New Basement Bathroom: No Major Construction! How to Install a Bathroom with Saniflo

By Ed

This fall we put a Sanicompact macerating toilet from Saniflo Canada in our basement powder room. We talked about all the great reasons for choosing it here.  From a practical standpoint, the best parts were that it allowed us to add a sink and toilet without breaking up the concrete floor and without using the space a conventional toilet would have taken.

A conventional toilet would have stuck out too far into the room for Robin's preferred design.
In a room this small - every inch counts!

But how hard was it to install?
Well, I'm here this time to walk you through it with lots of photos (we took over 180!) and some tips that I learned from our install.

Saniflo Canada provided not only the Sanicompact toilet but also the technical support whenever I had a question.  Between my experiences and their insight, I hope this tutorial will help you in deciding if you can install one and help you in the process.

So I wrote this post to help you add a bathroom without Major construction. I learned A LOT. Below I share my tips and tutorial on how to install a Saniflo macerating toilet system.  

To begin with, some insight into the skills you'll need:

Skill Inventory:
  • Waste/drain plumbing - likely both PVC and ABS - depending on what your house has for a main stack.
  • Supply plumbing - copper/pex depending on what your house has - Sharkbite fittings if you are like me and want a shortcut.
  • Electrical - Either adding a new, dedicated breaker and run for the toilet (or adding it to an existing run).
  • Framing, drywall, finish carpentry, painting etc.

Give that list a read over.  I had done small bits of all those steps before undertaking this project. I also watched some YouTube videos for some things and read some too. I learned a lot before and during this install.

If anything sounds intimidating or totally new to you, you might want to get a pro to install.  I would suggest still reading the rest of this tutorial because I'll try and talk you through location choice and some other things that will help when talking to a pro.  Also, if a pro does your install, Saniflo Canada will give you a bonus year on your warranty, so that's a good deal too.

Having delivered all my caveats, this project is still very DIY-able and if you have those skills, or know someone who does, you can get a powder room anywhere in your house for under $1500.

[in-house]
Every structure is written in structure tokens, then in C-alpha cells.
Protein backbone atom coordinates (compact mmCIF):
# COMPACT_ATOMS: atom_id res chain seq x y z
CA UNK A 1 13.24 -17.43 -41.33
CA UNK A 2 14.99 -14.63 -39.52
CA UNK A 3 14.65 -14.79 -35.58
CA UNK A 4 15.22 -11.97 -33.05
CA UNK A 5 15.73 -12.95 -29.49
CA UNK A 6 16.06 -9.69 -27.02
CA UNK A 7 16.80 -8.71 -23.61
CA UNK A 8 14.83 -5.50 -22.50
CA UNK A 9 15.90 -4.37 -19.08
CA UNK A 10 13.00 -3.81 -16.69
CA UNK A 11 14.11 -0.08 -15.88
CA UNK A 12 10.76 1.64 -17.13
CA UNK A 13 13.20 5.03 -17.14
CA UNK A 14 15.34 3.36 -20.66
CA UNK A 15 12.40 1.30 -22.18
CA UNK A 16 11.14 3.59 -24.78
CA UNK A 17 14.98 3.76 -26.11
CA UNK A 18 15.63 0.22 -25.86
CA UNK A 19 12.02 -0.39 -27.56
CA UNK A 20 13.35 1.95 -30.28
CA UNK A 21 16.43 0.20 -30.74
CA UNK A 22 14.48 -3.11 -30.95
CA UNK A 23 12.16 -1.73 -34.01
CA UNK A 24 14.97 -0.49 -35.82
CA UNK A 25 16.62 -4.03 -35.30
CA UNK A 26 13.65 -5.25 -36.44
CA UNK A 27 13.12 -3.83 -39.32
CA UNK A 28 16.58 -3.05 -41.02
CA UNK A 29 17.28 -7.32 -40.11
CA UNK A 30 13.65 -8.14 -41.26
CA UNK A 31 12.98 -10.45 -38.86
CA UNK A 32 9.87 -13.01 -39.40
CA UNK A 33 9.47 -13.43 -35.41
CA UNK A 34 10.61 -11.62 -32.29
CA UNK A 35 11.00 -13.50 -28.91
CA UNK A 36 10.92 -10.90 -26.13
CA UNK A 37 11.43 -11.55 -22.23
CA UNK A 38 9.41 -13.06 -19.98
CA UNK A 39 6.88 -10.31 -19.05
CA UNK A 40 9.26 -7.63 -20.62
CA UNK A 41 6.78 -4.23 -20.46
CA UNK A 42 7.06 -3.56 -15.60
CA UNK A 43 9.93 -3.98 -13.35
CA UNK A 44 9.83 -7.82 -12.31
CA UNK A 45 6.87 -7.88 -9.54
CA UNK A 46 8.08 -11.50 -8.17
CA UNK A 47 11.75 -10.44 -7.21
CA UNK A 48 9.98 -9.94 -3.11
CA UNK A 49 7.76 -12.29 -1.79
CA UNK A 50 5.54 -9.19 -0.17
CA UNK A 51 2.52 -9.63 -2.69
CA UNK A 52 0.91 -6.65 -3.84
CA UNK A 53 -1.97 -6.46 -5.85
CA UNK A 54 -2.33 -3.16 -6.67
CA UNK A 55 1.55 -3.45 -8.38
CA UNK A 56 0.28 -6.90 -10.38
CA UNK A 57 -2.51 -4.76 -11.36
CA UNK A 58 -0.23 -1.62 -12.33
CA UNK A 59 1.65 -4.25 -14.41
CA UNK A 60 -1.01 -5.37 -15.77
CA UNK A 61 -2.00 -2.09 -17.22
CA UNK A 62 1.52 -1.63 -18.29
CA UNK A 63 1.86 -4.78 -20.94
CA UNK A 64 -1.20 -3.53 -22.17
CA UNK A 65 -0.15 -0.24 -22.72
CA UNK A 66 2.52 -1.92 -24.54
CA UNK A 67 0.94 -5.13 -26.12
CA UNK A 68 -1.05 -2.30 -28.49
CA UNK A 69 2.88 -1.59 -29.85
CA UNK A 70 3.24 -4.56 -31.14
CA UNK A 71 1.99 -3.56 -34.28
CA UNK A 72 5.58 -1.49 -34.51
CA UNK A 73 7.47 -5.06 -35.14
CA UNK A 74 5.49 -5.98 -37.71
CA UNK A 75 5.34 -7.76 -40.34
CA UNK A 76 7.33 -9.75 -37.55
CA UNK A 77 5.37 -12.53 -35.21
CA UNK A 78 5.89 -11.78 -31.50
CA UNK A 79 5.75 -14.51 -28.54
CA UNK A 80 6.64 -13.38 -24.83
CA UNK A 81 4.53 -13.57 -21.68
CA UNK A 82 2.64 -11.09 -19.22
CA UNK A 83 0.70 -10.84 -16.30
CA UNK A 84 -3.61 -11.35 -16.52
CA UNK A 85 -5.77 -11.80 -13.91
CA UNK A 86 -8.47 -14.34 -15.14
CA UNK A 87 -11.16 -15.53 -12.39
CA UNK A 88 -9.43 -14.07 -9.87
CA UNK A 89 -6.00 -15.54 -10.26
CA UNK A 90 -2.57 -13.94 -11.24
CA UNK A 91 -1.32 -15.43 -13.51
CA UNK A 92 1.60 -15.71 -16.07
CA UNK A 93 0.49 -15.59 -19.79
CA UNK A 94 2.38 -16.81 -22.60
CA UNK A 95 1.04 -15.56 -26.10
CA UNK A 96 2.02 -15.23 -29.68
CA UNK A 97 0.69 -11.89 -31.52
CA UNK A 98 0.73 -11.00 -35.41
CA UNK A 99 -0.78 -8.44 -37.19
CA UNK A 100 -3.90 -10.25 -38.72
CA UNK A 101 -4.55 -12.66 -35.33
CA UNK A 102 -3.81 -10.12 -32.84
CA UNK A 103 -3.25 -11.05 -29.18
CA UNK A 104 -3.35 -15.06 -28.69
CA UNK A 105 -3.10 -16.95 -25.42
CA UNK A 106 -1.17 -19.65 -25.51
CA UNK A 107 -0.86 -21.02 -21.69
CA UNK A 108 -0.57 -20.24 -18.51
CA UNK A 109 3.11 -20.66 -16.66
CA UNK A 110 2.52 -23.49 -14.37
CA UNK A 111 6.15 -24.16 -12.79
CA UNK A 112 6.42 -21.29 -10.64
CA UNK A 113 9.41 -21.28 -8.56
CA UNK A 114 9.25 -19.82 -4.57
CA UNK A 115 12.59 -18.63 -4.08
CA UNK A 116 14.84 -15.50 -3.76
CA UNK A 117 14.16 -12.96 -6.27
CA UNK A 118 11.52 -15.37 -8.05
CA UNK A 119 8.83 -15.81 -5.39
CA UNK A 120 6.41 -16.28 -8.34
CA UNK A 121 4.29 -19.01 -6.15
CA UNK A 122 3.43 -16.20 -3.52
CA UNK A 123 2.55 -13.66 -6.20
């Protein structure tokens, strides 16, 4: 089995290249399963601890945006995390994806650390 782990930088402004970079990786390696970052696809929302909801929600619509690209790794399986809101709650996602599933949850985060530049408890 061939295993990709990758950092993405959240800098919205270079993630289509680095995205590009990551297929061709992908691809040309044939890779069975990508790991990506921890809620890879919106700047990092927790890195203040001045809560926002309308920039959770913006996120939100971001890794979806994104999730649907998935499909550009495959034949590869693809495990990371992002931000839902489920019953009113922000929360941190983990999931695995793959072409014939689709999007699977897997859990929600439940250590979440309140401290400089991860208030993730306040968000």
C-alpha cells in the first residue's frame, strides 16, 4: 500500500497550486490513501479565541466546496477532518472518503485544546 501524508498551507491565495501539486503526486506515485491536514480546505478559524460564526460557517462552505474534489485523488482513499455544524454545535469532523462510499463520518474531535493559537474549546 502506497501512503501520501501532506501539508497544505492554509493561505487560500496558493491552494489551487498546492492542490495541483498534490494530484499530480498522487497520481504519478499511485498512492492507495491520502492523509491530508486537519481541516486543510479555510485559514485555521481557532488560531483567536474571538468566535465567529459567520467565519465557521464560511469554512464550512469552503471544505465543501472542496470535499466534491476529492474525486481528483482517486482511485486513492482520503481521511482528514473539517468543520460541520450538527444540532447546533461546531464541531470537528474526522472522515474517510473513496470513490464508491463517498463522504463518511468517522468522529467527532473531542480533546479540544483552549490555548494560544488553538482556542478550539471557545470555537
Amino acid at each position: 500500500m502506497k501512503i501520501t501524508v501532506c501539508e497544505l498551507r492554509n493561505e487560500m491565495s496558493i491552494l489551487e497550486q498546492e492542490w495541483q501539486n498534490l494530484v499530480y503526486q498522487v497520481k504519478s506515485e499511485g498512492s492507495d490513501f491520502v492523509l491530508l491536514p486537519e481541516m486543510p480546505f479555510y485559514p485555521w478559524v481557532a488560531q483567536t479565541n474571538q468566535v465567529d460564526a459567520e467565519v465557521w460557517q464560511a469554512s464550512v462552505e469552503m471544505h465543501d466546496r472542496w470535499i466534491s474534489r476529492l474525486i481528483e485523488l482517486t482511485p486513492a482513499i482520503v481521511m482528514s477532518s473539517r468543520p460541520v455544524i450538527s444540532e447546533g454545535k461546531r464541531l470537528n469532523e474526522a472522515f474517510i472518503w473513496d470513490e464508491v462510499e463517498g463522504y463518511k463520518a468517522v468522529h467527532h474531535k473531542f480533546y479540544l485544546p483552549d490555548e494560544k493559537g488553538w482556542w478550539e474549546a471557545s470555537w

Materials list:

  • 1" PVC pipe - schedule 40 pressure rated - as long a run as you'll need to go from your toilet location to main plumbing stack in your house.
  • 1" PVC fittings to make all the twists and turns you'll need to get there. Avoid using 90-degree elbows - instead, use 2 x 45-degree fittings to make all turns gradual for the pressure flush.
  • 1/2" copper or pex for the supply line and sink connection (assuming you're connecting a sink in with your Saniflo system).
  • 1-1/4" ABS pipe and fittings (to connect sink trap, and for joining up to your main waste stack connection.
  • 1" PVC shutoff ball valve
  • 1-1/2" to 1-1/4 or 1" flexible coupling for joining the European PVC sized pipe to North American ABS pipe (if that's what you have - I'll show you my solution below)
  • ABS and PVC cement/primer
  • Wiring (as needed) to add a GFI outlet to plug the Saniflo in to.

How do you make this list more specific?  Choose the location of your Saniflo toilet and start measuring!

This is the closet after partial demolition and before the floor went in. And yes, that is an electronic keyboard stand the sink is sitting on to temporarily visualize the space...

For me, this meant getting Robin to decide where she wanted it in the tiny (4'x4'!) closet we were converting.  I then opened up the ceiling and tore down some drywall and checked where studs and joists were, made a quick plan and started measuring.

Ultimately, we choose a spot where the waste drain pipe could run straight up to the joists, then parallel to one till it reached an area where we could drop it down and access the main stack. This will be crucial for DIY-ing, but it is also useful if you are having a pro install your Saniflo Canada Sanicompact. Lining things up a bit to make it easier to hit a drain stack will mean less disruption/construction (and usually less cost). That said, all the supply and drain plumbing is small and can be made to fit in most areas.

I found that locating 1" PVC was a challenge. My solution was to find it online and fill a shopping cart at Home Hardware's website with all the fittings I thought I might need.  Order extras of everything! You can always return what you don't need and you never know what might be the perfect fit for something.

1. Prepare the Saniflo Sanicompact for installation.

Attach all the fittings you'll need so that any measurements you take will be accurate. The Sanicompact ships by default with the sink connection sealed. You'll need to cut the cap and attach the drain connector if you plan on adding a sink (like we did).

Top two images show cutting and adding the sink drain connection. The bottom image shows all four connections (Water supply, GFI electrical, Sink gray water drain and black water drain) you'll need to plan for in your framing and utility prep.

2.  With an idea of a final location, begin by framing out a spot for an opening behind the Saniflo Sanicompact. 

If you have a wall that allows you to work from behind (ie cut a hole in from a closet or storage room to help make connections) that is amazing.  I didn't have that.  Consequently, I opted to leave a larger hole so I could squeeze my hands in to make the final plumbing connections. We then tried to hide as much of the hole as possible with trim.  Robin wishes it were smaller... Saniflo's connections are all fairly flexible, so you do have a bit of room to move things around.